Steam Condensers for Thermal Power Plants - Market Size, Average Pricing and Key Regulations to 2020GlobalData
August 7, 2012
101 Pages - SKU: GBDT4861517
Additional InformationRenewable Energy Generation to Change the Steam Condenser Market.
Oil, coal, gas, nuclear, biomass, and solar thermal power generation methods all use steam to create energy, but will the market for steam condensers be affected by the drive for renewable power generation, asks a new report by energy experts GlobalData.
The new report* studies the demand for these machines in the thermal power sector. This equipment finds use not only in power plants, but also in refineries, chemical processing plants and other industries.
Global electricity consumption has increased at a Compound Annual Growth Rate (CAGR) of 3.6% over the past 10 years, and is expected to continue growing due to increasing industrialization, urbanization, and growing population worldwide. Developed and developing countries are strengthening their electricity supplies in order to meet this growing demand, and thermal power is expected to remain a dominant source of electricity generation for the foreseeable future, which is expected to sustain the future global steam condenser market.
But as the share of alternative energy sources is set to increase, the decreasing share held by fossil fuels will impact the need for steam condensers used in thermal power plants, meaning that the steam condenser market may have to adapt to new popular methods of power generation.
Substantial increases in carbon emissions and environmental concerns have led to an increased focus on the reduction of emissions from the electricity sector. Many countries across the world are decommissioning coal-fired power plants, and various European Union (EU) directives, such as the Large Combustion Plant Directive (LCPD) and the Emission Trading Scheme (ETS) have made it uneconomical to continue with the operation of aging coal-fired power plants in EU countries.
Many countries now stipulate that a fixed percentage of electricity be generated from clean energy sources such as natural gas, hydro, and other renewable sources. In order to meet these targets, both developed and developing countries are investing in alternative fuels such as wind, solar, and hydropower.
Despite this, developments in generation technology may also lead to improvements for fossil fuel plants. Combined Cycle Gas Turbine (CCGT) can potentially increase the capacity and efficiency of gas and steam turbine plants, while the development of Clean Coal Technology (CCT) looks to help coal-fired power plants meet regulated emission standards following further development. The use of CCGT and CCT has therefore become popular, as it offers environmental and economic benefits, and this is expected to generate demand for steam condensers over the forecast period.
Global thermal installed capacity stood at 3,578 GW in 2011, and is expected to grow during 2012-2020 at a CAGR of 2.9%, to reach 4,692 GW, due to the growing demand for electricity from residential, commercial and industrial sectors. However, while thermal power sources accounted for 66.2% of total global installed capacity in 2011, this share is expected to gradually decline in the future, as renewable energy sources develop and take over more of the market.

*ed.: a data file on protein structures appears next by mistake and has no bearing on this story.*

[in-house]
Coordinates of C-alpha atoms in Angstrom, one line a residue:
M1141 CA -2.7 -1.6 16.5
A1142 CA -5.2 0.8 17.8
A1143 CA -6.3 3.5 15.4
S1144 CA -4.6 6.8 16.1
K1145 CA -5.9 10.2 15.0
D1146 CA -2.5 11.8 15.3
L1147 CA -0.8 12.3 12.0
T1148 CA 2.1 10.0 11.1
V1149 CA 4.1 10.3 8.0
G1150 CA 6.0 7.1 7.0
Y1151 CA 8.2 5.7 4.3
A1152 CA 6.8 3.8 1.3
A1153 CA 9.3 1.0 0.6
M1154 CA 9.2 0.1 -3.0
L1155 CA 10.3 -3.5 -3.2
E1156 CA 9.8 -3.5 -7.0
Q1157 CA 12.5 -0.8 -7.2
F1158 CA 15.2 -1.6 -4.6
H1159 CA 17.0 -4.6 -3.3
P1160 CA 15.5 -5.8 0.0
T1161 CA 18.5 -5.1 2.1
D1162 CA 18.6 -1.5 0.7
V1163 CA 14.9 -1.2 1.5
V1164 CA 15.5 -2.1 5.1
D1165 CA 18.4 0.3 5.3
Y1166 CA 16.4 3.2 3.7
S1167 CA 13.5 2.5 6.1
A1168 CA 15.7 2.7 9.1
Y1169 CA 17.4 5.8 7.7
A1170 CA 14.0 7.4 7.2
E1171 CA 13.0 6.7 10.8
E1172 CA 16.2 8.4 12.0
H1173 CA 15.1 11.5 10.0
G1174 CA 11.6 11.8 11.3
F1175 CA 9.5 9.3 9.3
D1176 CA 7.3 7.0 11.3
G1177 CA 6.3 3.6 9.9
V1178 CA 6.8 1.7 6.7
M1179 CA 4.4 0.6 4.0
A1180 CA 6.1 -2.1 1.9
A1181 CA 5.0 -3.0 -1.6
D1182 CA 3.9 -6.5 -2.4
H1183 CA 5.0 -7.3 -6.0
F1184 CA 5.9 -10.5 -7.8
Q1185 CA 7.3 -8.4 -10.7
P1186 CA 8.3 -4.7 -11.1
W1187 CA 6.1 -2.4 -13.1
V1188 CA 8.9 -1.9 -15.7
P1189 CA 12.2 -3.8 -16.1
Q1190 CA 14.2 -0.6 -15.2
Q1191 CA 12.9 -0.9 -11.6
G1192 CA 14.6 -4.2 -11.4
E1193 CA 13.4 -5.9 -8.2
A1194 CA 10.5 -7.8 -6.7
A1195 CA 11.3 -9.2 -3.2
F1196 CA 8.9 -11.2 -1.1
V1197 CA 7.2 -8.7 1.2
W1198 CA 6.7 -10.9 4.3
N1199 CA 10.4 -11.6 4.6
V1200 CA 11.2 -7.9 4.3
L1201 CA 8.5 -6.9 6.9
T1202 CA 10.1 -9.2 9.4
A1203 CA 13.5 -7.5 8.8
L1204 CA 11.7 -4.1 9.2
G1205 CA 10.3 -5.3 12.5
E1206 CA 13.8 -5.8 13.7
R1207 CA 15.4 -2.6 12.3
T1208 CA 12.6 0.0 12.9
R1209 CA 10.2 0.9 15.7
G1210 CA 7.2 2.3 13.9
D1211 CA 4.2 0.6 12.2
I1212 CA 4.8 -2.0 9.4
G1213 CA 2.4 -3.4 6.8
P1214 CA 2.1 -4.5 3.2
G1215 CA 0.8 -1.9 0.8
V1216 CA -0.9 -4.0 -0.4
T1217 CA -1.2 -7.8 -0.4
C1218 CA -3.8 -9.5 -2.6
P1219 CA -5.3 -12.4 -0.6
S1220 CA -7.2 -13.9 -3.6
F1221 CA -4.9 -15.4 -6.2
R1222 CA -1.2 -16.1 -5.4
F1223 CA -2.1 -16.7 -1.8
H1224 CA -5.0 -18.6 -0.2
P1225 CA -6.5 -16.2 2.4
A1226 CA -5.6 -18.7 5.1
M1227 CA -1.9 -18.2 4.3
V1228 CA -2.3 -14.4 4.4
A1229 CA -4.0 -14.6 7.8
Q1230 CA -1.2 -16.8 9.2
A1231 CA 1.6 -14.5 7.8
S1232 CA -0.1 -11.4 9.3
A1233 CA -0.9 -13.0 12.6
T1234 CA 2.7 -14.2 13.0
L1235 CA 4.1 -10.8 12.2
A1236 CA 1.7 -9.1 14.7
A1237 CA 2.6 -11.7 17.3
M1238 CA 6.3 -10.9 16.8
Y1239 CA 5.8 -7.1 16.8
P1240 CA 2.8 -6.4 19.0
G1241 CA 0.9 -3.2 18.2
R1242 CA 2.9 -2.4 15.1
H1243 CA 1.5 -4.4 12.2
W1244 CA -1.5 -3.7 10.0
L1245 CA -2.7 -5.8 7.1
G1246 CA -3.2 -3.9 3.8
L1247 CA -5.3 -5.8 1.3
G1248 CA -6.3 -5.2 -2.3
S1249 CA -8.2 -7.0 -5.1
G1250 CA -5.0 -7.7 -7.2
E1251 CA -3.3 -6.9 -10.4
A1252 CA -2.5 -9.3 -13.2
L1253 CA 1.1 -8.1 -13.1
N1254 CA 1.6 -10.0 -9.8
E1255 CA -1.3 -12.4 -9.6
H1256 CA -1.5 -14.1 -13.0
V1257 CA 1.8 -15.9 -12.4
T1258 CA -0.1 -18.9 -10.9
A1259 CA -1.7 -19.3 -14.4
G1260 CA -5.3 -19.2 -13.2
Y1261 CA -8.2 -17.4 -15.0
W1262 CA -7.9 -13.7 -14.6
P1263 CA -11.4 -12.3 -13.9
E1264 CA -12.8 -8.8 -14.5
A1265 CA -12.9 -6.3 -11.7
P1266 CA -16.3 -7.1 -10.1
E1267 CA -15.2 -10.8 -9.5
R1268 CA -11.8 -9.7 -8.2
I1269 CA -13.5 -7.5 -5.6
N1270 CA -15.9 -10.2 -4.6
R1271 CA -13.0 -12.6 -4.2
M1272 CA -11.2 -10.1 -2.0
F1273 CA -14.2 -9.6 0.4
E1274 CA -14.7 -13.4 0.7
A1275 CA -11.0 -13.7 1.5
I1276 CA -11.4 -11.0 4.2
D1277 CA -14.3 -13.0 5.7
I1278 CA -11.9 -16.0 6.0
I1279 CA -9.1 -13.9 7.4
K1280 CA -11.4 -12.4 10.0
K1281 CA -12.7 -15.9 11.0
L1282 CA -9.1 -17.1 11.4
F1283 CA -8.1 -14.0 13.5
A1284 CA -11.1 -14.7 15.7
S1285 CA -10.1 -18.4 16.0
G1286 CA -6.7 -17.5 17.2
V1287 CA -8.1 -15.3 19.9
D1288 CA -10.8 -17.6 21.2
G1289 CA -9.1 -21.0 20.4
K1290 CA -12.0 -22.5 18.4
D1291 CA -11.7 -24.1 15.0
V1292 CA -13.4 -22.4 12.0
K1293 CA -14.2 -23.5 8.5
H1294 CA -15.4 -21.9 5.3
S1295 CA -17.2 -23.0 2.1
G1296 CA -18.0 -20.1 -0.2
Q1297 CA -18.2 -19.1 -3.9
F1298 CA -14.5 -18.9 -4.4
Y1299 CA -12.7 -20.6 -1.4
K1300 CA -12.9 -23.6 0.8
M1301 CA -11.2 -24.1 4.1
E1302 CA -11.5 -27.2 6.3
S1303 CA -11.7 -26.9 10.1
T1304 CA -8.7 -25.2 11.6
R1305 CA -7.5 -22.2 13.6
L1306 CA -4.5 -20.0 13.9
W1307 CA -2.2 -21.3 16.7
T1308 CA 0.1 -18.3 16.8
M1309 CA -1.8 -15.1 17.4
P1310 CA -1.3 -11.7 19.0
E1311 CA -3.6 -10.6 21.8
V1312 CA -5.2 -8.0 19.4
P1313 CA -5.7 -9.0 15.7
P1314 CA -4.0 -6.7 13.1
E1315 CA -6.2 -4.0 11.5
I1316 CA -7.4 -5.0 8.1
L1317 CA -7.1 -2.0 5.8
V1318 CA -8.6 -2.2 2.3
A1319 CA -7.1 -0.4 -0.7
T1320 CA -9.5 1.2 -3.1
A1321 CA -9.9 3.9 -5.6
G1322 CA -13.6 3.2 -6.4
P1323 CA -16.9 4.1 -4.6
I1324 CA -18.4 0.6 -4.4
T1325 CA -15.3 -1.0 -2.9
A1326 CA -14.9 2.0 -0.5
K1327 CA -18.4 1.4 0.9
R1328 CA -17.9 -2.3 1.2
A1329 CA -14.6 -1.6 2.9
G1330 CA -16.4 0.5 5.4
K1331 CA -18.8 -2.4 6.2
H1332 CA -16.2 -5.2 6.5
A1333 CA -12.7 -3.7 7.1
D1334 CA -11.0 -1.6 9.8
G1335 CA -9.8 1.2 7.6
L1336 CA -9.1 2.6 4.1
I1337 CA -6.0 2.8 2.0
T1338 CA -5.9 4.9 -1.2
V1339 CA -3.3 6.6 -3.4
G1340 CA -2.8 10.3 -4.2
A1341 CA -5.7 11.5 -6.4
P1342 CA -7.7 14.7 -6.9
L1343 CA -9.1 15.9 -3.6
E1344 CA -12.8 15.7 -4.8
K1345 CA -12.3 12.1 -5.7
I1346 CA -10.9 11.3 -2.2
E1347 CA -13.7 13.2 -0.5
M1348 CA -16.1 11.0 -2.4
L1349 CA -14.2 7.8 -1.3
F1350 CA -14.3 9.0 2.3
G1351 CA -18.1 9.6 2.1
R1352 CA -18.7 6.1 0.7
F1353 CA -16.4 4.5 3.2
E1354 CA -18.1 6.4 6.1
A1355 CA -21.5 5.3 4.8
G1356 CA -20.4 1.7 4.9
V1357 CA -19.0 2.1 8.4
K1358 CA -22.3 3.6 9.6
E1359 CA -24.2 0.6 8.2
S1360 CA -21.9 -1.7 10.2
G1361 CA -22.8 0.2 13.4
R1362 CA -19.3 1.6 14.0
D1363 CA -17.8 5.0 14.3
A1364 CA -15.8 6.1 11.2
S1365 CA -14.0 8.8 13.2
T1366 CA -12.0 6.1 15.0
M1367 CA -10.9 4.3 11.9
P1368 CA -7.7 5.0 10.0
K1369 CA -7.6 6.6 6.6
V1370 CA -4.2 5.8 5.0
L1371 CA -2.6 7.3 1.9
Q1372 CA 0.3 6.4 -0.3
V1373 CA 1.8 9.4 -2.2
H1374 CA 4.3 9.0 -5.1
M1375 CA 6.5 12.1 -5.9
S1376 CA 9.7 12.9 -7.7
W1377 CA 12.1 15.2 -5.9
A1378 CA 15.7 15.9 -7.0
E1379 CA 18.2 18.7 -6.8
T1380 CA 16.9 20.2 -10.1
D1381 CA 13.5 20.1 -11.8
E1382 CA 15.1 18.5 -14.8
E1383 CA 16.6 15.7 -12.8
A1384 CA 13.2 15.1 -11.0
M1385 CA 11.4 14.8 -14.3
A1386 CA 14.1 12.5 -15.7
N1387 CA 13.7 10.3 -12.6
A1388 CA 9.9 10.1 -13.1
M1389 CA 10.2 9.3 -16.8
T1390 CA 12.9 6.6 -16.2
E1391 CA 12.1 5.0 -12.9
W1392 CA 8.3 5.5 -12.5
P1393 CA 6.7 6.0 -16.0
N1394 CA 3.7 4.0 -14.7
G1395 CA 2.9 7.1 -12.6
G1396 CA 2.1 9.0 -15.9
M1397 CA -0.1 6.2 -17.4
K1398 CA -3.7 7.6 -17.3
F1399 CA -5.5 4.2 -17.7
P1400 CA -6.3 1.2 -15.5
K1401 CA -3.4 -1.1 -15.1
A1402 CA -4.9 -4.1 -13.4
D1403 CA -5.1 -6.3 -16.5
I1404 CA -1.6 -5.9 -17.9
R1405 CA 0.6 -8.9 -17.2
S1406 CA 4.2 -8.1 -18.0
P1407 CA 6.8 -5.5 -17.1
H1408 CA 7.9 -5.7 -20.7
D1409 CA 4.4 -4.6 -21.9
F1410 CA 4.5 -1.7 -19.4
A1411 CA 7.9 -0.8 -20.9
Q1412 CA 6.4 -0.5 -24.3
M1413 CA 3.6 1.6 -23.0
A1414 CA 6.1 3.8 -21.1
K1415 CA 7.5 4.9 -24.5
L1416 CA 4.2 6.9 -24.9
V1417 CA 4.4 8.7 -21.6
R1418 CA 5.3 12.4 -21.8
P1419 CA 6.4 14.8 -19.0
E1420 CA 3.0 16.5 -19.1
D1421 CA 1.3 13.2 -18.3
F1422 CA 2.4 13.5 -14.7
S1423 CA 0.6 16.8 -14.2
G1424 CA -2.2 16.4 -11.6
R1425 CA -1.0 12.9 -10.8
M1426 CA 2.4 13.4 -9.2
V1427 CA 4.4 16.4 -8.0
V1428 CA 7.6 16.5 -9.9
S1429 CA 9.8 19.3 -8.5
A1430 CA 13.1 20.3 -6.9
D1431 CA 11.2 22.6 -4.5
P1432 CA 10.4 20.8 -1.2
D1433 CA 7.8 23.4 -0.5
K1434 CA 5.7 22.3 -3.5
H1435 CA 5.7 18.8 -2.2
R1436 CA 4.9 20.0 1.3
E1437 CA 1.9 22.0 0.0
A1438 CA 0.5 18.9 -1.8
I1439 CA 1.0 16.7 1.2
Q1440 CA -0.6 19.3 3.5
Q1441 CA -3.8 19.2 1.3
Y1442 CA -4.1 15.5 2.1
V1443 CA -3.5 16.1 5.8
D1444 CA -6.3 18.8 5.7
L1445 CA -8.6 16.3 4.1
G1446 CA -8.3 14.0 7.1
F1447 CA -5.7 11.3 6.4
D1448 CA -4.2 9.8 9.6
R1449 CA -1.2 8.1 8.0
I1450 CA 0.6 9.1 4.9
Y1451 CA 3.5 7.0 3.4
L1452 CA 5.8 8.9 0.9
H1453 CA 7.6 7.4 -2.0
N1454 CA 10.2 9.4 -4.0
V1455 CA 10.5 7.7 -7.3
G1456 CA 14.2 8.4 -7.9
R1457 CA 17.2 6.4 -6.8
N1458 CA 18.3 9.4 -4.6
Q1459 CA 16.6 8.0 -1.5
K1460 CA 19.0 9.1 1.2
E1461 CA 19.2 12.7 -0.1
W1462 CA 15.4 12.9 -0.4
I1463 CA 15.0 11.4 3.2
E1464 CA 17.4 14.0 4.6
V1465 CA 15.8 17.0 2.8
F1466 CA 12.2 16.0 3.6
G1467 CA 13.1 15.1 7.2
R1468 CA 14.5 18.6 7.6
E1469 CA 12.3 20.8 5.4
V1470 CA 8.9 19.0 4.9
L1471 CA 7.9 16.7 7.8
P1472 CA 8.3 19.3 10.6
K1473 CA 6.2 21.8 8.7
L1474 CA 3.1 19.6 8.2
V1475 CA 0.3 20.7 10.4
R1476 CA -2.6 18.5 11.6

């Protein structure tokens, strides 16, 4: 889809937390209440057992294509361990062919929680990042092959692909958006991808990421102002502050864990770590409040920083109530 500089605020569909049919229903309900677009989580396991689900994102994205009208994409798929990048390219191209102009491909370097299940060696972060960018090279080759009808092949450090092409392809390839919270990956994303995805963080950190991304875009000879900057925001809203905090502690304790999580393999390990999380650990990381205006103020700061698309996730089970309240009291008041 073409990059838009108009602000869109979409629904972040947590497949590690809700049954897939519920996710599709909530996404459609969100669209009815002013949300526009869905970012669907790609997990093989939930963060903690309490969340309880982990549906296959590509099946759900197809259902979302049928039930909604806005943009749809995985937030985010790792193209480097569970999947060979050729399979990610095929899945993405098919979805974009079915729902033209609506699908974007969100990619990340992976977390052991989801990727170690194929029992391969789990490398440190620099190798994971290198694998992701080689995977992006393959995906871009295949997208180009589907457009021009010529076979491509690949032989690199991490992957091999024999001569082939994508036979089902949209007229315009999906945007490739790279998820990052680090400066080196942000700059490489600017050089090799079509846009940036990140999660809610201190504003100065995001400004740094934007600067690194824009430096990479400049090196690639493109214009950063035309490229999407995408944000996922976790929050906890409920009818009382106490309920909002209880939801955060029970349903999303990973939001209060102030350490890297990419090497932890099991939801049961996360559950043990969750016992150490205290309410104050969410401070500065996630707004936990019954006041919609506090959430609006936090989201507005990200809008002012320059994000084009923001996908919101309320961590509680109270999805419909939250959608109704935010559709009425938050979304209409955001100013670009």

In 2011, the global steam condenser market size for thermal power was valued at $1.9 billion, and during the forecast period it is expected to grow at a CAGR of 5.2% to reach $3.3 billion in 2020.
*Steam Condensers for Thermal Power Plants - Market Size, Average Pricing and Key Regulations to 2020
This report gives detailed information on the steam condenser market for thermal power plants, focusing both on global and key steam condenser markets. Drivers, restraints, revenue forecast and volume sales are covered for the global market. The seven countries covered include the US, Canada, the UK, China, India, Saudi Arabia and Australia.
This report was built using data and information sourced from proprietary databases, primary and secondary research, and in-house analysis conducted by GlobalData’s team of industry experts.
A steam condenser is a heat exchanger that converts steam from its gaseous state into liquid form by operating at a pressure lower than that of the surrounding atmosphere. In basic terms, steam condensers convert steam back to water. Steam condensers are used in various industries, with key sectors including:
Power sector Refinerie
In the power sector, steam is used to generate electricity. Oil, coal, gas, nuclear, biomass, and solar thermal power generation methods all use steam to create energy. A steam turbine is used for generating mechanical power in a rotary motion, and is powered by the extraction of thermal energy from pressurized steam, which is produced from water or other liquids. Steam power plants across the globe operate on the standard known as the Rankine Cycle. This cycle consists of four main components: boiler, turbine, steam condenser, and pump.
In a simple steam turbine based power plant, water enters a pump, where it is compressed at high pressure – step one in figure three – and then this compressed water passes through the boiler, as can be seen in step two. In the boiler, water is heated by burning fuel, and is converted into steam. This superheated, highly pressurized steam then enters the steam turbine, where it expands to rotate the turbine shaft, thereby generating electricity (step three). Steam from the turbine then enters the steam condenser, where it is condensed back into water (step four). This saturated water then enters the pump to restart the cycle. Steam condensers are also used in Integrated Gasification Combined Cycle (IGCC) and Combined Cycle Gas Turbine (CCGT) power plants that use steam turbines, to reuse the water in the cycle.
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